Kam, R., Selomulya, C., Amal, R., Scott, J., 2010, The influence of La-doping on the activity and stability of Cu/ZnO catalyst for the low-temperature water-gas shift reaction, Journal Of Catalysis, Academic Press Inc. Elsevier Science, USA, Volume 273, Issue 1, 7 July 2010, Pages 73-81.
Kam, R., Scott, J., Amal, R., Selomulya C., 2010, Pyrophoricity and stability of copper and platinum based water-gas shift catalysts during oxidative shut-down/start-up operation, Chemical Engineering Science, Volume 65, Issue 24, Pages 6461-6470.
Food powdered ingredients are common yet important in our daily life. The most well-known method to produce these powdered products is via spray drying. Nowadays, it is possible to customize spray dried products with desired nutrition/physiochemical properties according to the requirements and demands of the consumer market. Powders resulting from different processes (or different process conditions) vary significantly in composition and the functional behaviours. This renders traditional measurement techniques for characterising spray dried products to be insufficient and inadequate. Therefore, an effective and reproducible technique to benchmark different dairy powder functionality for both manufacturers and end-users usage is necessary and remains a challenge. The work reports the exploration of a possible 'toolkit' to characterize dairy powder functionality, benchmarking powder dissolution kinetics, and investigate the effects of spray drying conditions on powder functionality. Funded by Dairy Innovation Australia Ltd.
Dr. Yuan Fang (PhD, Monash University, 2010)
Fang, Y., Rogers, S., Selomulya, C., Chen, X. D., 2011, Functionality of milk protein concentrate: Effect of spray drying temperature, Biochemical Engineering Journal, doi:10.1016/j.bej.2011.05.007.
Fang, Y., Selomulya, C., Chen, X. D., 2010, On quantifying the dissolution behaviour of milk protein concentrate, Food Hydrocolloids, 25, 503-510.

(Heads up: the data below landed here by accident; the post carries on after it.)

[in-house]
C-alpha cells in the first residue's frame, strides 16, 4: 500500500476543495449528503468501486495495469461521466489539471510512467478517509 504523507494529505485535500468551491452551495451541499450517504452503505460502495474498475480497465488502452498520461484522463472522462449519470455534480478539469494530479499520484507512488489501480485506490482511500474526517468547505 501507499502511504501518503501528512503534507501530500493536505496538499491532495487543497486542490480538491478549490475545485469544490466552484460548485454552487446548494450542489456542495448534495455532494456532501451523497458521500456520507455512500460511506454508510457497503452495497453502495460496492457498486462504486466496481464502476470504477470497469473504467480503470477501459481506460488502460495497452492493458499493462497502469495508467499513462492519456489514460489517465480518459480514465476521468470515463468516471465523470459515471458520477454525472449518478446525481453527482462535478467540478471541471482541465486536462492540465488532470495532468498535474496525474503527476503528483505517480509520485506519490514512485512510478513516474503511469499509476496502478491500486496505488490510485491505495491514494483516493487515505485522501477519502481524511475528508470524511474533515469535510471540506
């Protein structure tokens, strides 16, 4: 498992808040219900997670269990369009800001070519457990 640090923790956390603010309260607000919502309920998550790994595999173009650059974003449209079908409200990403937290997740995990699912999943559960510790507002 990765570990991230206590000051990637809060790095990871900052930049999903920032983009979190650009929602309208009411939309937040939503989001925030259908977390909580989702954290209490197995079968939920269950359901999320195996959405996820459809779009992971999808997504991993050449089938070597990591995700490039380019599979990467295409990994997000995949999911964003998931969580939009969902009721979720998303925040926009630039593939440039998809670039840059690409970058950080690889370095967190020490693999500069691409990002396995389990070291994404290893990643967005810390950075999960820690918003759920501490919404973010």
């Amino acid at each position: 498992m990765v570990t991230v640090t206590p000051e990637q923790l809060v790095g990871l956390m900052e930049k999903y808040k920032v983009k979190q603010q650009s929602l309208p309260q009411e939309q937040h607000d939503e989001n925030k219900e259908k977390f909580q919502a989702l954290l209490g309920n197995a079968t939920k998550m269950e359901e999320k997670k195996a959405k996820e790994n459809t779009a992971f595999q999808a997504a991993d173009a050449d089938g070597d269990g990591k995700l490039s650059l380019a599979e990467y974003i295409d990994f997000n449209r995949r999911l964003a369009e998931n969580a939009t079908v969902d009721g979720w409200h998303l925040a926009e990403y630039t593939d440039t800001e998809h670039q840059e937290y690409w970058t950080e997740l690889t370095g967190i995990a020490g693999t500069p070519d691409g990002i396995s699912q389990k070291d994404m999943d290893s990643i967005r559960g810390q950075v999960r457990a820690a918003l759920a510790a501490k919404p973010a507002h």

Magnetic nanoparticles (MNPs) hold great promise in the fields of biology and medicine. The synthesis of functional MNPs with precisely controlled crystallographic, physicochemical, and magnetic properties on a large scale still remains the challenge today. This thesis reports the exploration of liquid-fed flame spray pyrolysis (FSP) in the synthesis of functional MNPs, their surface modifications, and potential bio-applications. Funded by ARC Discovery Project.
Dr. Li Dan (PhD, UNSW, 2009)
Li, D., Teoh, W., Gooding, J., Selomulya, C., Amal, R., 2010, Functionalisation Strategies for Protease Immobilisation on Magnetic Nanoparticles, Advanced Functional Materials, Wiley-V C H Verlag GMBH, Germany, 20, 1767-1777.
Li, D., Teoh, W. Y., Woodward, R., Cashion, J., Selomulya, C., Amal, R. (2009) Evolution of morphology and magnetic properties in silica/maghemite nanocomposites. Journal of Physical Chemistry C, 113 (28), 12040–12047.
Synthesis and Characterisation of Iron Based Magnetic Nanoparticles
The aim of this project was to synthesize magnetic nanoparticles with good particle size control, monodispersibility and retention of strong magnetic polarization for in vivo biomedical applications. Magnetic nanoparticles with iron based cores and gold shells were produced using a chemical reduction method in conjunction with reverse micelles, as templates for particle size control.
Alice Yuen (Master by Research, Monash University, 2009)